WASHINGTON: After the flak over his remarks to a think tank here, Chief Economic Advisor Kaushik Basu feels India will see “some important” reforms in the next six months, including on subsidies and maybe partial diesel decontrol and FDI (foreign direct investment) in retail. However, he feels the “biggest reform” GST (Goods and Services Tax) may be tougher because it is good and not everybody wants it to happen under the present regime.
“It is not that there is any stoppage of reforms,” Finance Minister Pranab Mukherjee told Reuters here. “That process is going on and I’m hoping that three important pieces of legislation — the pension funds and regulation amendment act, the insurance amendment act and the banking amendment act — are likely to be passed in the current or next session of Parliament.”
“I think some statements of the chief economic adviser created some confusion but he himself has rectified that,” Mukherjee said. Basu, whose remarks on Wednesday that no big-ticket reform was possible till the 2014 elections caused a political flutter, said there was a serious risk of another European crisis in 2014 and appropriate measures needed to be taken to avert another global economic crisis. “Among the reforms that will happen, I hope, is, subsidy reform. The finance minister talked about this in the Budget. We will try to use the UID system that we are developing to cut down leakage in subsidy,” he said.
“In India, the leakage is so big that if we can cut this down, it will help cut down our fiscal deficit… So, that’s a very important reform, which I think will happen,” he said. On FDI in multi-brand retail, he said, “You can’t be 100 per cent sure, but I feel that it’s very likely that it will happen. This can be a big boost to Indian farmers and small producers. It will also uplift investor confidence.”
The other one, more difficult politically, was diesel decontrol, Basu said. “Maybe what can happen is a partial decontrol. This is not a very well defined term. There are different kinds of partial decontrol that you can have. What we should ideally do is to have a small subsidy that is fixed per litre. This will partially shelter the consumer but will allow the rise and fall of global prices to be mirrored in India. This is essential for market efficiency,” he said.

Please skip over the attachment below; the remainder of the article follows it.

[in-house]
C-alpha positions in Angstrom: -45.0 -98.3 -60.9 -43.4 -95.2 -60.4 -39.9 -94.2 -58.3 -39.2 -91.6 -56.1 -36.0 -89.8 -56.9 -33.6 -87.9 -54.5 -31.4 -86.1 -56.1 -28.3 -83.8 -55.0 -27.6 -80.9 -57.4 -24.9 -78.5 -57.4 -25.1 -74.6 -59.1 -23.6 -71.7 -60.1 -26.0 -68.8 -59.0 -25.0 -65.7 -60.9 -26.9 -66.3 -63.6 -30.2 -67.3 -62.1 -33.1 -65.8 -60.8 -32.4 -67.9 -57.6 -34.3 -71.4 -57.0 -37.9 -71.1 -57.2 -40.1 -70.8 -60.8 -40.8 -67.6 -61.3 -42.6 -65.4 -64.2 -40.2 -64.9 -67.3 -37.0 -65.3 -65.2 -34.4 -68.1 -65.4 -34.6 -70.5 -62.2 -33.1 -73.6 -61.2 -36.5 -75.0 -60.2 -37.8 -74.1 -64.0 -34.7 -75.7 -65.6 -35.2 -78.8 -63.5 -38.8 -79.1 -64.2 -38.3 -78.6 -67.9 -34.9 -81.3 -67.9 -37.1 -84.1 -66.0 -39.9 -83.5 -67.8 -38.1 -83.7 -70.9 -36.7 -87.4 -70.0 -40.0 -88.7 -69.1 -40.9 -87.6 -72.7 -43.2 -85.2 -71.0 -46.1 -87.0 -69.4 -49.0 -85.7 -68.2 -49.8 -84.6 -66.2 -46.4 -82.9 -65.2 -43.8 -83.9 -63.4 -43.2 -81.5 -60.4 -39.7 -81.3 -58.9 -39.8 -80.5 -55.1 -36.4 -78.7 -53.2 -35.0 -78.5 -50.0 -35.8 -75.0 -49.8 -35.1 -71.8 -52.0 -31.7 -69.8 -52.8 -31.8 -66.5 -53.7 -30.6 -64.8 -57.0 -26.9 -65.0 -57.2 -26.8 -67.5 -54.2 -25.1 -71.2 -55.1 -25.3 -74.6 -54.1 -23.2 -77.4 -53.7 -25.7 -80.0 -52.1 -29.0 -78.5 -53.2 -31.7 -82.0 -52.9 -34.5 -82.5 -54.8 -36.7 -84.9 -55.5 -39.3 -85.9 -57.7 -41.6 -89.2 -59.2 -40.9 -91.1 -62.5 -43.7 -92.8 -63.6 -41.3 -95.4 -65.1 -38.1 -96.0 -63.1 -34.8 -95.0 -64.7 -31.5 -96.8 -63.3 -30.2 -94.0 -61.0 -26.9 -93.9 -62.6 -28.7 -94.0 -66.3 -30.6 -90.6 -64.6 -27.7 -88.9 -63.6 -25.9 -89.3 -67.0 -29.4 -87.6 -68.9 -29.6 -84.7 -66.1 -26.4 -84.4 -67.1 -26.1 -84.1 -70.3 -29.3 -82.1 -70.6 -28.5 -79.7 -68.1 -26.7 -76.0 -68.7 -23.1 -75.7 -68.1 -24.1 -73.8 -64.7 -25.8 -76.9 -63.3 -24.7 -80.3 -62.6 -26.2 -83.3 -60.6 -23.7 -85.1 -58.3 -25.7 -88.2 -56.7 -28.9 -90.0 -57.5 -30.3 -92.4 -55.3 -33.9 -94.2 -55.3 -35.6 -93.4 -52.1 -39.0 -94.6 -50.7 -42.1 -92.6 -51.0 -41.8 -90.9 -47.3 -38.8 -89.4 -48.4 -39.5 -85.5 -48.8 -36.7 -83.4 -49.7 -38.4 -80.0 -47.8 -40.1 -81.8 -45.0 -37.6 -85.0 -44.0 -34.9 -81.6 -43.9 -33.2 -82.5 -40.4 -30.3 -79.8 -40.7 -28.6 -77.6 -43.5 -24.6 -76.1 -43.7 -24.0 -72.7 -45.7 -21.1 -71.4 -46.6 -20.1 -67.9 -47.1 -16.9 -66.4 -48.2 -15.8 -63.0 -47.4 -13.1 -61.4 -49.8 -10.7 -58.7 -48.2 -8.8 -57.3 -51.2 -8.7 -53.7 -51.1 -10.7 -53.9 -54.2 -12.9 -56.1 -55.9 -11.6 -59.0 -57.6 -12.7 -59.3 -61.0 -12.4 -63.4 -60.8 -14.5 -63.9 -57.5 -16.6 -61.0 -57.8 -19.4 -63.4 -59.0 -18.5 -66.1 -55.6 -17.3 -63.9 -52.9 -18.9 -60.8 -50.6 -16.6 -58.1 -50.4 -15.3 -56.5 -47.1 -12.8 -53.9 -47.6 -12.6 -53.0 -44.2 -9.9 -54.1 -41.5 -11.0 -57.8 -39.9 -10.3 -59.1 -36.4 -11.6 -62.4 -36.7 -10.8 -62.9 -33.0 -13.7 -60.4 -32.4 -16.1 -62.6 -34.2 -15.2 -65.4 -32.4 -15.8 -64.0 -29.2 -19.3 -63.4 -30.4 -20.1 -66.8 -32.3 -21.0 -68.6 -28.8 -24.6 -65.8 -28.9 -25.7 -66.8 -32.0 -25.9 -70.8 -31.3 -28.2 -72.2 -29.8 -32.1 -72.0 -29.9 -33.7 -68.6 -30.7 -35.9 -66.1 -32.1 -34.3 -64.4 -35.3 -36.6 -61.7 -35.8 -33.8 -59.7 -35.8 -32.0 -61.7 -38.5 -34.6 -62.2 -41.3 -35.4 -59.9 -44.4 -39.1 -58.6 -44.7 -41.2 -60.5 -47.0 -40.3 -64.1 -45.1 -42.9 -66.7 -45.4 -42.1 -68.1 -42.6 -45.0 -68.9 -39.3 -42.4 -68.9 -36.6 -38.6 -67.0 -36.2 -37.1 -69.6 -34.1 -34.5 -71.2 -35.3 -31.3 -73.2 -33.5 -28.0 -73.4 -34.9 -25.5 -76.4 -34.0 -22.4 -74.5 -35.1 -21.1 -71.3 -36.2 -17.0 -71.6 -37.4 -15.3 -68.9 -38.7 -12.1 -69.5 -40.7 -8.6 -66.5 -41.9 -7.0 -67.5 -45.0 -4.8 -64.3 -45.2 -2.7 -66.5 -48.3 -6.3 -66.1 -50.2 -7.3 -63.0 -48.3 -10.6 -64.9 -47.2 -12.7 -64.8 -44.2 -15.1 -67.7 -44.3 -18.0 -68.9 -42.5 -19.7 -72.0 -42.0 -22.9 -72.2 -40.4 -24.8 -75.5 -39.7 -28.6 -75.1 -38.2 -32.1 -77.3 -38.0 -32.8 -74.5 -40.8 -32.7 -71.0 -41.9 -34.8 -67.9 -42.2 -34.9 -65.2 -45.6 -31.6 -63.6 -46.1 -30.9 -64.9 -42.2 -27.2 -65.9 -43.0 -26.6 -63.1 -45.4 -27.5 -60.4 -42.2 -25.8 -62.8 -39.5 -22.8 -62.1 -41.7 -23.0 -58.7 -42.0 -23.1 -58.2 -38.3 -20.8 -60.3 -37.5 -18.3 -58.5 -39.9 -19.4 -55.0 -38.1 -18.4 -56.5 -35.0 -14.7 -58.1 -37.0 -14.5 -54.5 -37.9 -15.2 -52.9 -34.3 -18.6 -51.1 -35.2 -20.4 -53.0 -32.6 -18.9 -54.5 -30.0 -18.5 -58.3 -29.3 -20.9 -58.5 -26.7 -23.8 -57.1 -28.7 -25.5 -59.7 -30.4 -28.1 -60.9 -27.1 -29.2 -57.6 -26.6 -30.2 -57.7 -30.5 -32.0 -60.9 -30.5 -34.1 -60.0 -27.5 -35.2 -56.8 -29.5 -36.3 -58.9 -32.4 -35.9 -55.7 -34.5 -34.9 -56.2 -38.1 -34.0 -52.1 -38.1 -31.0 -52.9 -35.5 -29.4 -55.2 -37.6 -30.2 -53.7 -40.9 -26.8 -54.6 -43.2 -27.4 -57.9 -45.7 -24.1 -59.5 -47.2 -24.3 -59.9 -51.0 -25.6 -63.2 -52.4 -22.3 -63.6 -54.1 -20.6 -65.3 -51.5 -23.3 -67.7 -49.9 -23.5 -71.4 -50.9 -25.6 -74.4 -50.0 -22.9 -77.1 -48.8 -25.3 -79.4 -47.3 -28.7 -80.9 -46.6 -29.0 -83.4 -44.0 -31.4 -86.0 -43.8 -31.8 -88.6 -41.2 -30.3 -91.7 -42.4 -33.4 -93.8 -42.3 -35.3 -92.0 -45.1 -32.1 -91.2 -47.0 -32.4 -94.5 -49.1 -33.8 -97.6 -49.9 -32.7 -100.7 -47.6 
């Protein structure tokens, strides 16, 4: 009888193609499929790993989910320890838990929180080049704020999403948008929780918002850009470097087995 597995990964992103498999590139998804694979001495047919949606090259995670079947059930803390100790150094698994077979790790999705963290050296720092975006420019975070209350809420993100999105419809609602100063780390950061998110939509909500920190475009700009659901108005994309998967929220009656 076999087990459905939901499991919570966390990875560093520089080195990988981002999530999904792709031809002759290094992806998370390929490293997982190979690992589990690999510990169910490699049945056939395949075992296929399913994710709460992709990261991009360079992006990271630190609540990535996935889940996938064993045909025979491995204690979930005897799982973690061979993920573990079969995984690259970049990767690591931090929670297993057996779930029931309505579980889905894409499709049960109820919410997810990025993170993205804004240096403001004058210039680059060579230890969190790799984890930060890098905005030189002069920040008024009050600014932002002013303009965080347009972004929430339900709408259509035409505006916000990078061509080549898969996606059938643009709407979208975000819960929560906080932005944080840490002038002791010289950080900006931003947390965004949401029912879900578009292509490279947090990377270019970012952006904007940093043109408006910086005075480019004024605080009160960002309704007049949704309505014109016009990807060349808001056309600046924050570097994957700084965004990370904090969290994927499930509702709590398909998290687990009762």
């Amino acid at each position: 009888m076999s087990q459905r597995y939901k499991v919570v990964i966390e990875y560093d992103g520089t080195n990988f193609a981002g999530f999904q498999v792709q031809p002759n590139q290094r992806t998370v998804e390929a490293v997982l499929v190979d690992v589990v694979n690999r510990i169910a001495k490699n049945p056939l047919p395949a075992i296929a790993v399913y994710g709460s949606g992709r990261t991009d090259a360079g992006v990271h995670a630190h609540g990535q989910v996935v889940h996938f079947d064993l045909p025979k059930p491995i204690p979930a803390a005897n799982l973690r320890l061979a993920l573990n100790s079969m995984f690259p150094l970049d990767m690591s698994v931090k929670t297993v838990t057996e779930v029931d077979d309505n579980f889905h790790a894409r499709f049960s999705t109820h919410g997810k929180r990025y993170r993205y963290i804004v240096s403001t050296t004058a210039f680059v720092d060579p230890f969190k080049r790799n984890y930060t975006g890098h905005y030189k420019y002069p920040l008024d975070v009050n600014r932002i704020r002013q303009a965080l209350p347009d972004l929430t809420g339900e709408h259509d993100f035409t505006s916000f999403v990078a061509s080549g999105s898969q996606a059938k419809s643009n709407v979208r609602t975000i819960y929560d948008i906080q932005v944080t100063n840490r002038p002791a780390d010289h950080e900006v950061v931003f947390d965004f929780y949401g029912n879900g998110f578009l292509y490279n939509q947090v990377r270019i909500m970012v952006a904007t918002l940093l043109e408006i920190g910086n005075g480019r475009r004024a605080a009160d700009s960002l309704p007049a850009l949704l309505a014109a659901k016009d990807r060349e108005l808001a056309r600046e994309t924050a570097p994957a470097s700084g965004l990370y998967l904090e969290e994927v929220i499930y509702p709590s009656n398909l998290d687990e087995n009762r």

The chief economic advisor said his remarks at the Carnegie Endowment for International Peace were clear and addressed towards a possible European crisis and had nothing to do with the 2014 general elections, as reported in the media.
“There is nothing to clarify. I meant everything that I said; the lack of clarity was in its reporting,” he said, adding around this central message, he talked about India. Basu said in his lecture on Wednesday he had said India needed to strengthen itself for a possible European crisis in 2014. “Thanks to the strains of coalition politics, there is a slowdown in reforms. Nevertheless, we will see some important reforms within the next six months. This is in our political and economic interest. But the biggest reform, the GST, is going to be much tougher because there you need a constitutional amendment,” he said.
In fact, he said, an interesting reason why GST was so difficult was that all the parties realised it was very good. “Therefore, not everybody wants it to happen under the present regime,” Basu said. He said 2014 was significant in his talk because of Europe and had nothing to do with the Indian elections. “We in India love politics so much that for us 2014 is nothing but the year of Indian general elections. India has gone through a difficult year with some slowdown in growth,” he noted. “This has three causes — the European crisis, our difficult battle with inflation and the slowdown in decision-making and reforms and the disruption of Parliament that we have seen in the last year,” he said.
“There is a serious risk of another European crisis in 2014,” he said. That, he said, was the central theme of his talk at the Washington-based think tank. “This is not hand-waving but is based on analysis. In December 2011 and February 2012, the ECB pumped in about $1.3 trillion of money into euro zone banks. This immediately calmed the markets and I think what ECB did was right,” he said. “But you have to remember that these are loans that have to be repaid in three years. So, if Europe does not manage to reform its fiscal system, then three years from now, when the time comes for this huge amount of money injected into the system to be withdrawn, we could see another European crisis, with shock waves for the entire world,” he said.
“I argued we have to take measures against this so that we can avert the global crisis of 2014. That was the gist of my talk,” Basu said.